For French detractors, the perceived impotence of Les Bleus’ opposition is a point of contention. There were indeed many notable casualties pre-tournament, with world champions Italy, the Netherlands and England all failing to qualify. It was considered a ‘weak’ edition of the tournament, so much so that British broadcasters deemed it unworthy of comprehensive coverage. From the outset, the tournament and, by association, Platini’s impact have been shrouded in a mystique that has, for some, diluted his nation’s victory.

This analysis is rather reductive. Yes, there were big-name absentees, but to say that the standard was poor is to do a disservice to some fine teams. Denmark were an emerging European side that would go on to achieve Euro success in 1992. The Portuguese team that ran France close in the semi-finals were a handful. Despite the raft of bans, Belgium – against whom Platini would produce his defining performance – still boasted seasoned talents including Bayern Munich goalkeeper Jean-Marie Pfaff, captain Jan Ceulemans and burgeoning Anderlecht starlet Enzo Scifo.

This encounter between France and Belgium was indeed a one-sided affair, one slanted by a French performance par excellence, rather than a display of Belgian inadequacy.

As the teams emerged from the tunnel at Nantes’ Stade de la Beaujoire they were greeted by the deafening din of 51,000 predominantly partisan fans. Platini appeared first, with a steely determination in his eyes, leading his team out onto the pristine diamond-cut surface. Against the backdrop of hundreds of oscillating Tricolores, Belgium – with a palpable nervousness – kicked off and almost immediately surrendered possession. Buoyed on by their home advantage, with Platini at his extraordinary best, Les Bleus dominated the opening exchanges.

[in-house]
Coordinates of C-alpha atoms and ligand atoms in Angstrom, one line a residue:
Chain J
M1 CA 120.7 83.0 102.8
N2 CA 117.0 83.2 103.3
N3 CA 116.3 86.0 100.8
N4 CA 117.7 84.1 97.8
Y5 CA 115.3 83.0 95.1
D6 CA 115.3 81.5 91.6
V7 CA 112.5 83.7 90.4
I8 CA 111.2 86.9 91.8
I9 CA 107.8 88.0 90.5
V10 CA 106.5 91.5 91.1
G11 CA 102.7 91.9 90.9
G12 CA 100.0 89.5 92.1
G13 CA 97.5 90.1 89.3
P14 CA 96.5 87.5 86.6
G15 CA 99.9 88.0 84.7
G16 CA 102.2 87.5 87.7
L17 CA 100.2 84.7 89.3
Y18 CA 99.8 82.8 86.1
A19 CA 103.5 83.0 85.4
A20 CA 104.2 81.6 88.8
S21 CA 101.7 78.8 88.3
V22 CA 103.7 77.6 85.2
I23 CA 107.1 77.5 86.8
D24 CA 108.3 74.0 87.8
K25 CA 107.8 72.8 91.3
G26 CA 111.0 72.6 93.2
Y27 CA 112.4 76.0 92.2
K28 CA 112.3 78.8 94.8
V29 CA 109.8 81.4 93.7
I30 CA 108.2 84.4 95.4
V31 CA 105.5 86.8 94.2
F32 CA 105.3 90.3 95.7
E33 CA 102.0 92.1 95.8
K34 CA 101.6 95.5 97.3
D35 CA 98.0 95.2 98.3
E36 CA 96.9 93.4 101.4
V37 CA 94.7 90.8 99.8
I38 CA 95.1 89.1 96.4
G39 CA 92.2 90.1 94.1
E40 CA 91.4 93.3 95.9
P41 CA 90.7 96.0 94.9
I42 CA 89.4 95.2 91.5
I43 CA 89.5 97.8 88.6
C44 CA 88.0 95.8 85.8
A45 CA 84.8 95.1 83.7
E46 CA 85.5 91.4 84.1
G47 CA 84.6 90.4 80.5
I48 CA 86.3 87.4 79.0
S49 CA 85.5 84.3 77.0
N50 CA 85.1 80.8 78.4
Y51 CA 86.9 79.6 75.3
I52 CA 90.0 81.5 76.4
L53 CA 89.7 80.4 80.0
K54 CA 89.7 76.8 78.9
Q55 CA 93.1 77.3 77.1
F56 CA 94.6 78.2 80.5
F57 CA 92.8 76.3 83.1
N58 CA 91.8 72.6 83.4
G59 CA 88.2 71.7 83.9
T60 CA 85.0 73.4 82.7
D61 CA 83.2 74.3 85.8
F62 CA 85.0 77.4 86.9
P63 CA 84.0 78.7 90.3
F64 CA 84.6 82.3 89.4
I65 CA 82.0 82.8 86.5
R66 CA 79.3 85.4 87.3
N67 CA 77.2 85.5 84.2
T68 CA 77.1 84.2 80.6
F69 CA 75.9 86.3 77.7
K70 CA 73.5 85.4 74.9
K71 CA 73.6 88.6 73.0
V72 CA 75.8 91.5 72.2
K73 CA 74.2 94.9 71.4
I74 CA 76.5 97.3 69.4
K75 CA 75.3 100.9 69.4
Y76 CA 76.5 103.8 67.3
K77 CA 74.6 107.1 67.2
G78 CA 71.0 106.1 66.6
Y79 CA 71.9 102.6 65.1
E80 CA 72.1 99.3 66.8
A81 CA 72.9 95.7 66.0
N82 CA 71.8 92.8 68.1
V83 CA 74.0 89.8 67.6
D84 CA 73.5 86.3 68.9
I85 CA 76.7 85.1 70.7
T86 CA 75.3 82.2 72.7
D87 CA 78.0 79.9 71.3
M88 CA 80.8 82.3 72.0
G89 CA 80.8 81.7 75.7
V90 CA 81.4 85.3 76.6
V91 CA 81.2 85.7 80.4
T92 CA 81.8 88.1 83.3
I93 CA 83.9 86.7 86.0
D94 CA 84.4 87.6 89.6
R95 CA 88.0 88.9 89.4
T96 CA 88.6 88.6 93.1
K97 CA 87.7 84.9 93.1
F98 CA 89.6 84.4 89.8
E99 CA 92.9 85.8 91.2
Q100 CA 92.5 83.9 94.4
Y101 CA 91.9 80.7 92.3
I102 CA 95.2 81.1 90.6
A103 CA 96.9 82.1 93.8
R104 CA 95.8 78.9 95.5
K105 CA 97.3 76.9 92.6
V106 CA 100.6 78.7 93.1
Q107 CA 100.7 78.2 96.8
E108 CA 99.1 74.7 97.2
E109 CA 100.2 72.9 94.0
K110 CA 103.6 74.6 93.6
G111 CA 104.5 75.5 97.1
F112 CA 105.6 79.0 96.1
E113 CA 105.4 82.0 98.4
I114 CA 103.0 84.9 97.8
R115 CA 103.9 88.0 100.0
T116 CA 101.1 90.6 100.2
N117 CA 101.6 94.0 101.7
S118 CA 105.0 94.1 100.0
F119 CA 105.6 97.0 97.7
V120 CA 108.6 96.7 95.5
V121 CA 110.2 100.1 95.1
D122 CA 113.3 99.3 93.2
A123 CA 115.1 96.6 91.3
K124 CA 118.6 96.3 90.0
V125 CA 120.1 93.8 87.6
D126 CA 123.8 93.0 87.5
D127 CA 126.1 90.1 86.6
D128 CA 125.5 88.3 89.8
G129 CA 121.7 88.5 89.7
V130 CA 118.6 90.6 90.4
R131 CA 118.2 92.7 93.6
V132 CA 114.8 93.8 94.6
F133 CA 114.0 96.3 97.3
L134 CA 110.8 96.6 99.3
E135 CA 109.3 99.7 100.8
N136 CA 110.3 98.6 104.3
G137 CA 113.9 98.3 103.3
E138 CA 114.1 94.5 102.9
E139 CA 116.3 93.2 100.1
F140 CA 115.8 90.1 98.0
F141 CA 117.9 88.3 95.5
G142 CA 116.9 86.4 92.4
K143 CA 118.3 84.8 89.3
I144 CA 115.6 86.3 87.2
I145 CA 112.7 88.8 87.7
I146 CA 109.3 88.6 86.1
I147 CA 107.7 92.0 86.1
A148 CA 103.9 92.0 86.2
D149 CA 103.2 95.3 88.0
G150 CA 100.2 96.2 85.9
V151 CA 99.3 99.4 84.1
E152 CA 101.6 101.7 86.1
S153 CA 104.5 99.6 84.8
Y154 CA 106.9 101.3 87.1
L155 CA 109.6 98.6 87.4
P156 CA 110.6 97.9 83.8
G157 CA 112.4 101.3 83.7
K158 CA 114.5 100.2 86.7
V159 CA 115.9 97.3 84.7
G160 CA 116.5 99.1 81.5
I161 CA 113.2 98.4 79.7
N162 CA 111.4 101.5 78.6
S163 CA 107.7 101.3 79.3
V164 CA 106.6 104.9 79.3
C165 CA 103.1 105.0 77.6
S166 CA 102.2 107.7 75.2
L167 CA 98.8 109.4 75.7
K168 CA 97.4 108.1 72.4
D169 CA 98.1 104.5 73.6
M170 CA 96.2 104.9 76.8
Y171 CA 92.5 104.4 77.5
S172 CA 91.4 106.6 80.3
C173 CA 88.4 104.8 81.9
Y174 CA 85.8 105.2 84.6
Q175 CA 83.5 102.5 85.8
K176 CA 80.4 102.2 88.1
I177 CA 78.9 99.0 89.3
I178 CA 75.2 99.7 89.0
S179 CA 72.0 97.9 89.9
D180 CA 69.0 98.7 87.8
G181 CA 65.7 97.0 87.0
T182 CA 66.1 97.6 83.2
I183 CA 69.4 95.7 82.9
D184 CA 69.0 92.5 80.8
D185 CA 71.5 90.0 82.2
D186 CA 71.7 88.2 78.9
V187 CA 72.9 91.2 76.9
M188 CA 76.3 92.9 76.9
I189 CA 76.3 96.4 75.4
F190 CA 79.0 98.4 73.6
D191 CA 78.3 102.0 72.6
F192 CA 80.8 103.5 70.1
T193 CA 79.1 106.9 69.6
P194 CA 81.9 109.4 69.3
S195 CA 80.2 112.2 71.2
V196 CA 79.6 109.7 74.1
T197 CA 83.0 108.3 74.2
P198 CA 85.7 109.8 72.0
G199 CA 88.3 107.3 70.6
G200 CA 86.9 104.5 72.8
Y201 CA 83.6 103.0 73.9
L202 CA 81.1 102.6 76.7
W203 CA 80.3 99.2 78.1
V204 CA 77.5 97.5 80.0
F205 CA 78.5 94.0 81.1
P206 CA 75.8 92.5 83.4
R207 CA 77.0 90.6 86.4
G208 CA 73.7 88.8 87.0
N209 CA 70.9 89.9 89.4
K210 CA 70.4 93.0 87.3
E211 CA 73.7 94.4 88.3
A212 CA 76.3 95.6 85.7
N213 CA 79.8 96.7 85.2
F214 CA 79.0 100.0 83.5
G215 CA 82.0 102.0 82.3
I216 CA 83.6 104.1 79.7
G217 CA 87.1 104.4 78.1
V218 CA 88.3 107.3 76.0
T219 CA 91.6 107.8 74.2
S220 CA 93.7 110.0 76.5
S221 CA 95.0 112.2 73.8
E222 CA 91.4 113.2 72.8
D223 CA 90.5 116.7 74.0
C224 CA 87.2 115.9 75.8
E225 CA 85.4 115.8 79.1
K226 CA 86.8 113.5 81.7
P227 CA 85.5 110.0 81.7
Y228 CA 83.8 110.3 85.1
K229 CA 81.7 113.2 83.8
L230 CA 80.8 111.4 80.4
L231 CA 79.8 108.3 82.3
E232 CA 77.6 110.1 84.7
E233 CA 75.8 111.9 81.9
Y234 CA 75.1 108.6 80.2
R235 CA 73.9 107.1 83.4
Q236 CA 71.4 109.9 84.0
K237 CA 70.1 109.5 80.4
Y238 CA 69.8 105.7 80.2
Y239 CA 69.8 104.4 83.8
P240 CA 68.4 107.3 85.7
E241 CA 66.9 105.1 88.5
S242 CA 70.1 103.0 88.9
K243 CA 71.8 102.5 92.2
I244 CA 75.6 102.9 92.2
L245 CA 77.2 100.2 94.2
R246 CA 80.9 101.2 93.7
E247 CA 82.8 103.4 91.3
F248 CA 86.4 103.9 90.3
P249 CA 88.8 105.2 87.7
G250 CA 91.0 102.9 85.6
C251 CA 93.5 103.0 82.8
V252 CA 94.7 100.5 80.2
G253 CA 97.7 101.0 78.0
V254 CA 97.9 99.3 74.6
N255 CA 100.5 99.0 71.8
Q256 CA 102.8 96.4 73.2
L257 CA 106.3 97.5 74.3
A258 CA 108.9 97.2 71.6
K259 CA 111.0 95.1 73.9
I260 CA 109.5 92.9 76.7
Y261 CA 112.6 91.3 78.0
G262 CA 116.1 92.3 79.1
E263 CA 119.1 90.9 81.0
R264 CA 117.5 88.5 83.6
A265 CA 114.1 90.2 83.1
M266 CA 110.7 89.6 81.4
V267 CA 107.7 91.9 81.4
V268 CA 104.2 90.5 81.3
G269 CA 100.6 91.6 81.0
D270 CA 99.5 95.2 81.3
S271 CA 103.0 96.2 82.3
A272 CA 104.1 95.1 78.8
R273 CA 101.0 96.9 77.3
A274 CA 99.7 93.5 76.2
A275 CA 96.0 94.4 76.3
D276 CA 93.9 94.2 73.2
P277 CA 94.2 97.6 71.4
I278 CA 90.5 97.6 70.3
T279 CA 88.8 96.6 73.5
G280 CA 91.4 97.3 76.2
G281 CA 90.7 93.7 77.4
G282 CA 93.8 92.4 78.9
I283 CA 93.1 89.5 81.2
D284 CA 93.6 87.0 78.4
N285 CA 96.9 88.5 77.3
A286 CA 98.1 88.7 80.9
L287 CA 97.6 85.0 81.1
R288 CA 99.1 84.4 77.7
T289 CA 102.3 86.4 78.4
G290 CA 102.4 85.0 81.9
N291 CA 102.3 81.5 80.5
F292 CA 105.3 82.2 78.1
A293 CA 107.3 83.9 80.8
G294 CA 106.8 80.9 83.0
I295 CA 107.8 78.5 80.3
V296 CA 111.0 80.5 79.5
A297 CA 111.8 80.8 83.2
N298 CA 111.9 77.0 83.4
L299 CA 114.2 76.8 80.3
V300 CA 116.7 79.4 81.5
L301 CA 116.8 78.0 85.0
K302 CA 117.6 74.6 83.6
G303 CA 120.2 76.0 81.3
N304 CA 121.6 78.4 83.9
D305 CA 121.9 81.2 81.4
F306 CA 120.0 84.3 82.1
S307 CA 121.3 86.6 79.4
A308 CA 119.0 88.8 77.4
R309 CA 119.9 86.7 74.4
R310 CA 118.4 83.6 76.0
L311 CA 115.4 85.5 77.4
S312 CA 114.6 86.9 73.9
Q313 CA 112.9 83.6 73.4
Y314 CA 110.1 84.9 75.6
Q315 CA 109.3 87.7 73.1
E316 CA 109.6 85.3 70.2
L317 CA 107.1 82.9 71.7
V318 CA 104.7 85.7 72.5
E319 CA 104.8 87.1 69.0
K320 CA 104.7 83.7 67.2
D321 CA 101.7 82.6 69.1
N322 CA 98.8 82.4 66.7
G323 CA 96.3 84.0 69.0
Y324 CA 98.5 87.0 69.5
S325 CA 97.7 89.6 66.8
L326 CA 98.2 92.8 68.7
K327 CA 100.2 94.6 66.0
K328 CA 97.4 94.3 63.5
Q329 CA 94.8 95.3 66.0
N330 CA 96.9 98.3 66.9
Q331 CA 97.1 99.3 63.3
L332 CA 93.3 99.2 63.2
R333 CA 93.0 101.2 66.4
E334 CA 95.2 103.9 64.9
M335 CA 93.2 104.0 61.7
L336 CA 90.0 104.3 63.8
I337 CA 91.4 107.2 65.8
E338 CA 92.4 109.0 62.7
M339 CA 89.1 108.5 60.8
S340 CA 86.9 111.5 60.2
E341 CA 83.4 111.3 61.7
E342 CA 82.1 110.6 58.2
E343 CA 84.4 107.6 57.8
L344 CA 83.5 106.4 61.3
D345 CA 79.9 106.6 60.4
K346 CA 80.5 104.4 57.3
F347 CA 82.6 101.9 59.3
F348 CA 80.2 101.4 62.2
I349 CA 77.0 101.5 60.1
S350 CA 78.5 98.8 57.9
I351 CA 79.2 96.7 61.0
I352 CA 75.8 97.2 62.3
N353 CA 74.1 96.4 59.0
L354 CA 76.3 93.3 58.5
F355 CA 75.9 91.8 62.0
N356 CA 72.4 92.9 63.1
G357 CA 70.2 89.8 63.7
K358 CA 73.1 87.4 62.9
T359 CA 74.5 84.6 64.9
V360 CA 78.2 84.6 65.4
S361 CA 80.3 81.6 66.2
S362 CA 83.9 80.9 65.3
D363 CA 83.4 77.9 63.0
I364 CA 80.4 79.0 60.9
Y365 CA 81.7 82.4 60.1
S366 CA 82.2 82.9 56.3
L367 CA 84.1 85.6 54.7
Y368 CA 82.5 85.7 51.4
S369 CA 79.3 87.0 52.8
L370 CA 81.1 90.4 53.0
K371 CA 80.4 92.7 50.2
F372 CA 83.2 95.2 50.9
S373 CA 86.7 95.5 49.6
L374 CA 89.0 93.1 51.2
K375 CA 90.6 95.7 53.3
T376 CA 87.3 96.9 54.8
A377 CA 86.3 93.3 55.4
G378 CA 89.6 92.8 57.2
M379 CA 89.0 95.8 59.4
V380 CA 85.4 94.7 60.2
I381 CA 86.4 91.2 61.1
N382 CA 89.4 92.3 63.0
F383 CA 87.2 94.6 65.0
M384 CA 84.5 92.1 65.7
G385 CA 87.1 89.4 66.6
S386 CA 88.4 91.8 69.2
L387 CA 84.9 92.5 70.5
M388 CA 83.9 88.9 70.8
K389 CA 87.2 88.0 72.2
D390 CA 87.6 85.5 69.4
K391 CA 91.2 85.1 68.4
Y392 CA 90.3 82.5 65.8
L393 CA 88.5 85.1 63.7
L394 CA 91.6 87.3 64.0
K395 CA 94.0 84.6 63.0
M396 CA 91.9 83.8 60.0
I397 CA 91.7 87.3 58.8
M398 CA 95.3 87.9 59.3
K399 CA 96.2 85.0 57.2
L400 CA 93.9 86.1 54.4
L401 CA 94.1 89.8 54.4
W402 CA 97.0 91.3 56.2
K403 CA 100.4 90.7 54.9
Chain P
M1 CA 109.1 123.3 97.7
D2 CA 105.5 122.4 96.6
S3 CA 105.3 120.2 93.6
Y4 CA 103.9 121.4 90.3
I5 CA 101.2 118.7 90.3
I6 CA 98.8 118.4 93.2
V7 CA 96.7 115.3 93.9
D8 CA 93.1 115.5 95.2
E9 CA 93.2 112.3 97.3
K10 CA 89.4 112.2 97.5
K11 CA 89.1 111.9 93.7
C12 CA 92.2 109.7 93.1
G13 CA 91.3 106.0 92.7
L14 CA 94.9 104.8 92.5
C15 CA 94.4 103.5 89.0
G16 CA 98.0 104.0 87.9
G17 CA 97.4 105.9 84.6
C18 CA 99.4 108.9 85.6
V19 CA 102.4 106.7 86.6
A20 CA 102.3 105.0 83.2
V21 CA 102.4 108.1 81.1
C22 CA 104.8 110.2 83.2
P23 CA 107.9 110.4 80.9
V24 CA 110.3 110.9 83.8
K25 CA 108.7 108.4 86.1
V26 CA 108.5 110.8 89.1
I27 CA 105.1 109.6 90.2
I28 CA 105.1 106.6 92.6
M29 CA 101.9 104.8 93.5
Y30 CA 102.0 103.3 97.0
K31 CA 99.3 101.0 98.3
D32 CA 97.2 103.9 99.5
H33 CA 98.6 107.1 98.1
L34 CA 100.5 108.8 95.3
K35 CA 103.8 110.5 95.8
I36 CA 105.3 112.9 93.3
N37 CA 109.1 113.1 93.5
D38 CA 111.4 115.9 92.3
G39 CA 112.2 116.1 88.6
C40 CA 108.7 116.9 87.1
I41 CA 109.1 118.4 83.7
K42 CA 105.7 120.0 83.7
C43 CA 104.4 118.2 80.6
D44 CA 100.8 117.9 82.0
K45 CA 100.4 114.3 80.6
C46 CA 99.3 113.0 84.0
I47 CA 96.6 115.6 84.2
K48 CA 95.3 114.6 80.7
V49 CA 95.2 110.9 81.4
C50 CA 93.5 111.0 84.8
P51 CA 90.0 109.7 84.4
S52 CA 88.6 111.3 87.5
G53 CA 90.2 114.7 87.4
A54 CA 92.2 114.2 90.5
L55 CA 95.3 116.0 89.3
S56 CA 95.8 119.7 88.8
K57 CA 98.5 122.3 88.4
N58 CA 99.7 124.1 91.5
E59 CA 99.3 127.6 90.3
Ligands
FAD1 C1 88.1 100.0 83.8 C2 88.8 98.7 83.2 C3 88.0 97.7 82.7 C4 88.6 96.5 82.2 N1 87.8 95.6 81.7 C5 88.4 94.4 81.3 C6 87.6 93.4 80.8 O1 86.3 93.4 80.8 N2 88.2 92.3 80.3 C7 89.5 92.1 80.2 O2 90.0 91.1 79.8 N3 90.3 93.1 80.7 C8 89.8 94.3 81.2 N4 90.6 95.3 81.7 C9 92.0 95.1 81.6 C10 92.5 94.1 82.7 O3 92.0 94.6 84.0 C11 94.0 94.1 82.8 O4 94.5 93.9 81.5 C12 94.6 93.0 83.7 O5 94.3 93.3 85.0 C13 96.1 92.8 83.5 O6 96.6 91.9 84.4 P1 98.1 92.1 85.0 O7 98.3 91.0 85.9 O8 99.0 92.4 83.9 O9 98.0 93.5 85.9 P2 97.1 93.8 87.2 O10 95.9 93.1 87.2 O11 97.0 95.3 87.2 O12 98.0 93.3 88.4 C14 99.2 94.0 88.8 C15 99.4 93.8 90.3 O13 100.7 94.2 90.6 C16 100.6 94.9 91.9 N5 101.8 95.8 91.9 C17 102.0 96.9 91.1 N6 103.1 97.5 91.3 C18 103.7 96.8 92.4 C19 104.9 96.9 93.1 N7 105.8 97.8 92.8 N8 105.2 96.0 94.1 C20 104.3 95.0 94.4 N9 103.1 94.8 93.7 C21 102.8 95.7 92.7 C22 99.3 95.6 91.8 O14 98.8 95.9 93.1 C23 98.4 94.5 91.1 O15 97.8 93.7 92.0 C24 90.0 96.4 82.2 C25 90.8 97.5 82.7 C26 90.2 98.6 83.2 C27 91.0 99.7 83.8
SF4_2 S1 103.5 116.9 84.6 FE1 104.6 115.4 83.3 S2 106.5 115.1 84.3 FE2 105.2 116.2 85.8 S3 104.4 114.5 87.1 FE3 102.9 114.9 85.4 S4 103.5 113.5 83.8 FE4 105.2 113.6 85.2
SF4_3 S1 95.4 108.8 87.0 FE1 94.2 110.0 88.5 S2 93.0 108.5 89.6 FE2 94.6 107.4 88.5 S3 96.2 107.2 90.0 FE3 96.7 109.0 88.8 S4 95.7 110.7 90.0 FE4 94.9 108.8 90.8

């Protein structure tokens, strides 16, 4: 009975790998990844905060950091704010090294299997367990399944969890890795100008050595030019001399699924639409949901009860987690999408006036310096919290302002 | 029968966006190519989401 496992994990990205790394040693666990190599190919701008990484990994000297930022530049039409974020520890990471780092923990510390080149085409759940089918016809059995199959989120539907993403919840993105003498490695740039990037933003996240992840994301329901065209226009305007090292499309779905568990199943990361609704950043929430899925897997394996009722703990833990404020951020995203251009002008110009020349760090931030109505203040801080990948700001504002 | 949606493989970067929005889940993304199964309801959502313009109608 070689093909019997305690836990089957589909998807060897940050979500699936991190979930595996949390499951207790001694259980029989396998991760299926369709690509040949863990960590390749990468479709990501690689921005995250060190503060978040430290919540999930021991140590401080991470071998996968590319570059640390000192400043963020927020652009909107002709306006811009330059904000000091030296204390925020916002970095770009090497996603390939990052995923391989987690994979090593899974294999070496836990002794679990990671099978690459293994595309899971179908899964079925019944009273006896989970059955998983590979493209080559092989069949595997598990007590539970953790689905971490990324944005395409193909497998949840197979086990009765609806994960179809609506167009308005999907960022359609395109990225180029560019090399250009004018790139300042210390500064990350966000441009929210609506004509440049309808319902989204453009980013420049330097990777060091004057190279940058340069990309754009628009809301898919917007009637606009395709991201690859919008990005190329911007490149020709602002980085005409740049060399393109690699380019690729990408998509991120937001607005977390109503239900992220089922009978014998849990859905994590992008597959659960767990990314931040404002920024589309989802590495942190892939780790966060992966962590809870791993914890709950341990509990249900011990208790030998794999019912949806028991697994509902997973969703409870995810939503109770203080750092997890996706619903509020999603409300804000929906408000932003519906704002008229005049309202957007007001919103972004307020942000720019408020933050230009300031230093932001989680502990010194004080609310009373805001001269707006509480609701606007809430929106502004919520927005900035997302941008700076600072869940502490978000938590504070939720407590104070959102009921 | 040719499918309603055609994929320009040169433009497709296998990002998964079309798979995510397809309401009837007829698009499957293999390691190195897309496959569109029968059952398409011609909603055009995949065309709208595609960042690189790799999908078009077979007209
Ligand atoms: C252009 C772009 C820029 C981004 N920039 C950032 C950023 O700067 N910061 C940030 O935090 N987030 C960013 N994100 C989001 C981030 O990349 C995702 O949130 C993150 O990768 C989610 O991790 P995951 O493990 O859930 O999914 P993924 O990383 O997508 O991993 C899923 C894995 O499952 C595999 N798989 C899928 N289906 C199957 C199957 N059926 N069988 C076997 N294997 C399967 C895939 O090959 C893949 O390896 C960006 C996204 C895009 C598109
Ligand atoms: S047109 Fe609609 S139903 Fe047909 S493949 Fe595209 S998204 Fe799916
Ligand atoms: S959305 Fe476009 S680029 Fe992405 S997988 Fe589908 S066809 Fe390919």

Just four minutes into the tie, with Thys’ side already surrendering ground, Belgium conceded a free-kick 30 yards from their goal. Against any other team, it might have been considered a good ‘tactical’ foul. Against a dead ball specialist like Platini, it was a potentially fatal mistake. So Belgium, fearful, constructed a solid five-man wall.

Platini, the wily operator that he was, forwent the expected shot and instead laid the ball off to Bordeaux defender Battiston. He cracked the bar with a thunderous long-range effort and Platini, the sharpest mind on the pitch, latched on to the rebound and fired a sweet left-footed drive past Pfaff.

As the match developed it became apparent that Belgium could not cope with the dynamic French midfield. Platini may have stolen the plaudits that day, but France’s victory owed so much to Hidalgo’s balanced 3-5-2 system. Le Carré Magique (the magic square), consisting of Bordeaux pair Jean Tigana and Alain Giresse, new boy Luis Fernandez and Platini, was joined by Monaco midfielder Bernard Genghini, who was deputising for the suspended Manuel Amoros.

Belgium were completely overwhelmed. Tigana – who finished second in the 1984 Ballon d’Or – in particular, excelled.